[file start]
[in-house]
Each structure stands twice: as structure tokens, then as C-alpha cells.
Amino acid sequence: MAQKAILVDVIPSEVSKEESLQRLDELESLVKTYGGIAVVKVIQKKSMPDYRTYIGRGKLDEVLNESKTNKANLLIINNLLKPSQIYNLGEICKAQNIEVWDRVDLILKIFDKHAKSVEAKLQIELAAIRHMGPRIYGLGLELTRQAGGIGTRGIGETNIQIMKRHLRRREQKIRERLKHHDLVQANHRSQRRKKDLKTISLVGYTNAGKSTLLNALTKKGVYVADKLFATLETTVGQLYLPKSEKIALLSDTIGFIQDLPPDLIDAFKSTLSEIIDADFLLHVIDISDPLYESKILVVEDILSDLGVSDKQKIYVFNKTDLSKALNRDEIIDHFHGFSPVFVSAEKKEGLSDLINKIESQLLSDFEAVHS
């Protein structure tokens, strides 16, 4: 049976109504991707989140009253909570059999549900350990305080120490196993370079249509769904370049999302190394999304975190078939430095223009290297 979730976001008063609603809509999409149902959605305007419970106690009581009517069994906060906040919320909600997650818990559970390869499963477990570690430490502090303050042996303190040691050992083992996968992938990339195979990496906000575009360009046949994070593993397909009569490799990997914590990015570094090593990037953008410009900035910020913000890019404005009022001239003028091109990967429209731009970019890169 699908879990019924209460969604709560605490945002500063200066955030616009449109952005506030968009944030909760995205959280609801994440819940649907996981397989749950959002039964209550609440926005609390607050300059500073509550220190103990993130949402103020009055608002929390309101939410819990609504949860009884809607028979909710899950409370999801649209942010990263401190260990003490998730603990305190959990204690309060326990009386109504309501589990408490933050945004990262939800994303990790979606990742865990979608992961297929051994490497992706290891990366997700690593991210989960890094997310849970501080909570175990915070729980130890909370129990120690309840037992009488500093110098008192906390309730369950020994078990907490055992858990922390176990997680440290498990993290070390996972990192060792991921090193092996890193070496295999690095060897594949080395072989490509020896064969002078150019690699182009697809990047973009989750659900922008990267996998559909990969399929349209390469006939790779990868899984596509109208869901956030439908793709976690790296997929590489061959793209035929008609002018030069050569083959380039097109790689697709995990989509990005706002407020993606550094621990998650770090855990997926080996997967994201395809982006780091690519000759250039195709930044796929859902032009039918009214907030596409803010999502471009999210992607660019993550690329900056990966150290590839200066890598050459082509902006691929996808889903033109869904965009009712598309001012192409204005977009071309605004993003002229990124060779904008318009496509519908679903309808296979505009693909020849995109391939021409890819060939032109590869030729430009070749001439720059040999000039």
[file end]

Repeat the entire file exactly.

[in-house]
Each structure stands twice: as structure tokens, then as C-alpha cells.
Amino acid sequence: MAQKAILVDVIPSEVSKEESLQRLDELESLVKTYGGIAVVKVIQKKSMPDYRTYIGRGKLDEVLNESKTNKANLLIINNLLKPSQIYNLGEICKAQNIEVWDRVDLILKIFDKHAKSVEAKLQIELAAIRHMGPRIYGLGLELTRQAGGIGTRGIGETNIQIMKRHLRRREQKIRERLKHHDLVQANHRSQRRKKDLKTISLVGYTNAGKSTLLNALTKKGVYVADKLFATLETTVGQLYLPKSEKIALLSDTIGFIQDLPPDLIDAFKSTLSEIIDADFLLHVIDISDPLYESKILVVEDILSDLGVSDKQKIYVFNKTDLSKALNRDEIIDHFHGFSPVFVSAEKKEGLSDLINKIESQLLSDFEAVHS
């Protein structure tokens, strides 16, 4: 049976109504991707989140009253909570059999549900350990305080120490196993370079249509769904370049999302190394999304975190078939430095223009290297 979730976001008063609603809509999409149902959605305007419970106690009581009517069994906060906040919320909600997650818990559970390869499963477990570690430490502090303050042996303190040691050992083992996968992938990339195979990496906000575009360009046949994070593993397909009569490799990997914590990015570094090593990037953008410009900035910020913000890019404005009022001239003028091109990967429209731009970019890169 699908879990019924209460969604709560605490945002500063200066955030616009449109952005506030968009944030909760995205959280609801994440819940649907996981397989749950959002039964209550609440926005609390607050300059500073509550220190103990993130949402103020009055608002929390309101939410819990609504949860009884809607028979909710899950409370999801649209942010990263401190260990003490998730603990305190959990204690309060326990009386109504309501589990408490933050945004990262939800994303990790979606990742865990979608992961297929051994490497992706290891990366997700690593991210989960890094997310849970501080909570175990915070729980130890909370129990120690309840037992009488500093110098008192906390309730369950020994078990907490055992858990922390176990997680440290498990993290070390996972990192060792991921090193092996890193070496295999690095060897594949080395072989490509020896064969002078150019690699182009697809990047973009989750659900922008990267996998559909990969399929349209390469006939790779990868899984596509109208869901956030439908793709976690790296997929590489061959793209035929008609002018030069050569083959380039097109790689697709995990989509990005706002407020993606550094621990998650770090855990997926080996997967994201395809982006780091690519000759250039195709930044796929859902032009039918009214907030596409803010999502471009999210992607660019993550690329900056990966150290590839200066890598050459082509902006691929996808889903033109869904965009009712598309001012192409204005977009071309605004993003002229990124060779904008318009496509519908679903309808296979505009693909020849995109391939021409890819060939032109590869030729430009070749001439720059040999000039």